Image copyright Chorley and District Historical and Archaeological Society

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coppull

Coppull Moor Lane Excavation - Cross Section

Chorley and District Historical and Archaeological Society's excavation (dated 1963) has a16 feet wide agger with ditches. Perhaps it was 1963 not 1959? This cross section is believed to be at the south end of the field but recorded details are somewhat vague on this.

Section copyright Chorley and District Historical and Archaeological Society

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Route Map & Lidar Image - Row High Wood Coppull

Projecting the Hic Bibi alignment to the north of Coppull then Lidar has revealed probable traces across Row High Wood approaching Clancut Brook and perhaps a dogleg to cross the valley. This is a critical piece of evidence in extending the Hic Bibi alignment northwards.

Beyond here for the next 3 kilometres clues become scarce but as this last alignment appears to be aligned with the A49 at Euxton it probably safe to assume it did continue on a straight course. There is no obstacle or difficult ground to warrant a deviation.

 

 

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3D Lidar View - looking north from Pack Saddle Bridge

The Roman road therefore and the A49 probably coincide passing Euxton Park and Hall. Further on, where the A49 turns sharply to go under Pack Saddle Bridge, new Lidar evidence indicates that it almost certainly carried straight on (see Lidar image right). There are signs both before and after the railway but the clearest is just beyond the M6 motorway.

 

 

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pachsaddle

Leyland-Farington - OS First Edition Map & Aerial Photo c.1947

All built over here now but a field boundary near Turpin Green and a straight old parish boundary heading to Farington probably marks the Roman road north of Tree Farm on Moss Lane. Note the stone cross site too. Tree farm has long gone and our road probably goes through St. Ambrose Church, which was built on the site of the cross.

The Parish boundary has survived as the back boundary of the houses on the west side of St. Annes Road.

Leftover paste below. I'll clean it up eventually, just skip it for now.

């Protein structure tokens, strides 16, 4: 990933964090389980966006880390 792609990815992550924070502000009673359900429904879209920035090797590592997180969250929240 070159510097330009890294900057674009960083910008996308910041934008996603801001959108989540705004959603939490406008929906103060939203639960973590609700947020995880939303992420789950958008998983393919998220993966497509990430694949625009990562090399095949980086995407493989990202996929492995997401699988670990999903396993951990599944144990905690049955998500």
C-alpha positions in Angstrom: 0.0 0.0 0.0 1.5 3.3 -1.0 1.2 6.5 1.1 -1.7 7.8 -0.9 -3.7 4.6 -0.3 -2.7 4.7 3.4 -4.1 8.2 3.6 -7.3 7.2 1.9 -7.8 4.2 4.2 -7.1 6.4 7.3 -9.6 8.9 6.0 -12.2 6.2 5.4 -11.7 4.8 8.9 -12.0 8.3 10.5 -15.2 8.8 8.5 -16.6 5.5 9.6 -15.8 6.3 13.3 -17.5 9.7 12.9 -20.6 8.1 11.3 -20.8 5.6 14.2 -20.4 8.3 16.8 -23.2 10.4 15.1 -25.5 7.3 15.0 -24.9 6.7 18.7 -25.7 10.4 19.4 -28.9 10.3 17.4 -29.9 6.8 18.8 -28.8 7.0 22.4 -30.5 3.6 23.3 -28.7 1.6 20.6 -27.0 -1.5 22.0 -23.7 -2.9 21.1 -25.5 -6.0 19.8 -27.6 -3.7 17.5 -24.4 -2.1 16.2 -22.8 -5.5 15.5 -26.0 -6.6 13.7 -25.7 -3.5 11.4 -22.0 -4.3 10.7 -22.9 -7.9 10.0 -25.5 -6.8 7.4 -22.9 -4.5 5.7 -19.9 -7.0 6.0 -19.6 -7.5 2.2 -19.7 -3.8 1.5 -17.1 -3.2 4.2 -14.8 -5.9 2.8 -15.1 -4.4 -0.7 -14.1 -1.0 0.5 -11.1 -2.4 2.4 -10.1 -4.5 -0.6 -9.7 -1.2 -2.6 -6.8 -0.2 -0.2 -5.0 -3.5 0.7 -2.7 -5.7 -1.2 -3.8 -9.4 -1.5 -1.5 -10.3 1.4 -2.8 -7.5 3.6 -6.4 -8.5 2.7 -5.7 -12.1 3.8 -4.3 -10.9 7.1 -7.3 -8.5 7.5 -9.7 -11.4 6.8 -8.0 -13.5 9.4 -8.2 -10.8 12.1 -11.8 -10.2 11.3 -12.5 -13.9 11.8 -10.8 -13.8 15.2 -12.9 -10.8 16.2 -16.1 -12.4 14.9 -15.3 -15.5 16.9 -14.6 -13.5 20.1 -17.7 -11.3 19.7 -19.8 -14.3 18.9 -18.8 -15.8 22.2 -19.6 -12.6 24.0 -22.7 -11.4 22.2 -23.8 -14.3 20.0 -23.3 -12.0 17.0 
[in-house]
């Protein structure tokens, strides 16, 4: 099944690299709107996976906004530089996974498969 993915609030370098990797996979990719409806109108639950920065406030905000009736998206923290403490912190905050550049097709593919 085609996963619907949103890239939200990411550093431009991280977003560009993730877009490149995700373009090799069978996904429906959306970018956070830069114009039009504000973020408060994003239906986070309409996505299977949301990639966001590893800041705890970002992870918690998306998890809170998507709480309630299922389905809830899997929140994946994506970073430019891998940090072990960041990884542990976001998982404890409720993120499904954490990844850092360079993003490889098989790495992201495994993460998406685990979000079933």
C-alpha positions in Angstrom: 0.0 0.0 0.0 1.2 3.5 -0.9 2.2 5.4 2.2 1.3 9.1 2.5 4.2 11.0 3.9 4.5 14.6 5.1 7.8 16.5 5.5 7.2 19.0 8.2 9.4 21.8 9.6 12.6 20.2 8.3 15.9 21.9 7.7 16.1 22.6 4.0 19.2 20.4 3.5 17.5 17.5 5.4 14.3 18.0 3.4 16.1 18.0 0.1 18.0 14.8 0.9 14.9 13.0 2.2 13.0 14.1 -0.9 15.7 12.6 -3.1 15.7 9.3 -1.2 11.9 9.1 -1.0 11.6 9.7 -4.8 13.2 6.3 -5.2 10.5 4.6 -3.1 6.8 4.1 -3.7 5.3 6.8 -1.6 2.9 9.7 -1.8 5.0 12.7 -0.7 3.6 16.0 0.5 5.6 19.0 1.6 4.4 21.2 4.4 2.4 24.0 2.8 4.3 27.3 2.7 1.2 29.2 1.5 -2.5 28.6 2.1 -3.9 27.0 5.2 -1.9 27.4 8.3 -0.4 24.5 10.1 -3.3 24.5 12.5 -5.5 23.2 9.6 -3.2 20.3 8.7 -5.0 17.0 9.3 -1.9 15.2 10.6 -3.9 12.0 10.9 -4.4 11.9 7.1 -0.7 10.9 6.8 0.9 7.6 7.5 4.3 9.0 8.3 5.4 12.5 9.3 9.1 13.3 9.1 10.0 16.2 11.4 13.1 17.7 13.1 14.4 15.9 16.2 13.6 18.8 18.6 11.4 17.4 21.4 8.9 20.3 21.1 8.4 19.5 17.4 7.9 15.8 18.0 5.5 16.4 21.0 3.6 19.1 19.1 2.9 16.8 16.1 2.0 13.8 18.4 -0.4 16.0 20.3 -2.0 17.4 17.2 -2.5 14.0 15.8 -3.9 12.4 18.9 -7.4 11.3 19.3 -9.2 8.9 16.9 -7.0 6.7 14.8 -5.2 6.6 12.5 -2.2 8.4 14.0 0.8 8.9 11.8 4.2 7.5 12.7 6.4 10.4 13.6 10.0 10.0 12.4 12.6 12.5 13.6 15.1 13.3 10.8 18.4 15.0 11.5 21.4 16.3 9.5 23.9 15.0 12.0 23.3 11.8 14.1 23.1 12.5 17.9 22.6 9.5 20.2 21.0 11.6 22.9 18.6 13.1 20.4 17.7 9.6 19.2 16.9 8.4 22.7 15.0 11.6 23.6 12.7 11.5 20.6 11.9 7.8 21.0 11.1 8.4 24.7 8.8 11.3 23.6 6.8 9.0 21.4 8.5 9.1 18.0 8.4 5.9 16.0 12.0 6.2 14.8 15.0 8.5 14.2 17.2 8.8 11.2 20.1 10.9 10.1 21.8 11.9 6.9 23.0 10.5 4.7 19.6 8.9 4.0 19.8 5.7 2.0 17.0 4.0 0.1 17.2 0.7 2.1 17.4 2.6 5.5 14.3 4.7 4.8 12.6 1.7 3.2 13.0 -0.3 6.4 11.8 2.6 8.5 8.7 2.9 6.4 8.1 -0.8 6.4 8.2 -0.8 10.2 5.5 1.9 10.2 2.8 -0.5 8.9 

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stambrose

Todd Lane - OS First Edition Map & Aerial Photo c.1947

Between Leyland and Todd Lane, then Stanifield Lane marks the likely course of the Roman road. The name presumably derived from Stone Field - quite an appropriate name if a stone built Roman road passed through it.

Todd Lane wanders around today but old field field boundaries across two of the bends probably mark the original straight line. Todd Lane also has old crosses indicating some age. The alignment also fits well with that of the road found in the Walton-le-Dale excavations.

 

 

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toddlane

Clues approaching Walton-le-Dale

Taken altogether then then there is sufficient proof to confident that this is indeed the course of the road heading for the Walton-le-Dale site. The High Gate name appears on the 1931 OS map but did someone know something?

The Walton-le-Dale Roman site is still very much a puzzle despite recent rescue excavations in advance of the Capital Centre development. Clearly an important Roman site but no sign of an actual fort. It would be a logical location for one but the evidence points to a supply base and workshops alongside a probable river port. This is likely about as far upstream as supply boats could practicably reach for Ribchester.

For a summary of the excavations and finds from the site - see link

 

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walton south

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Last update: January 2018

© David Ratledge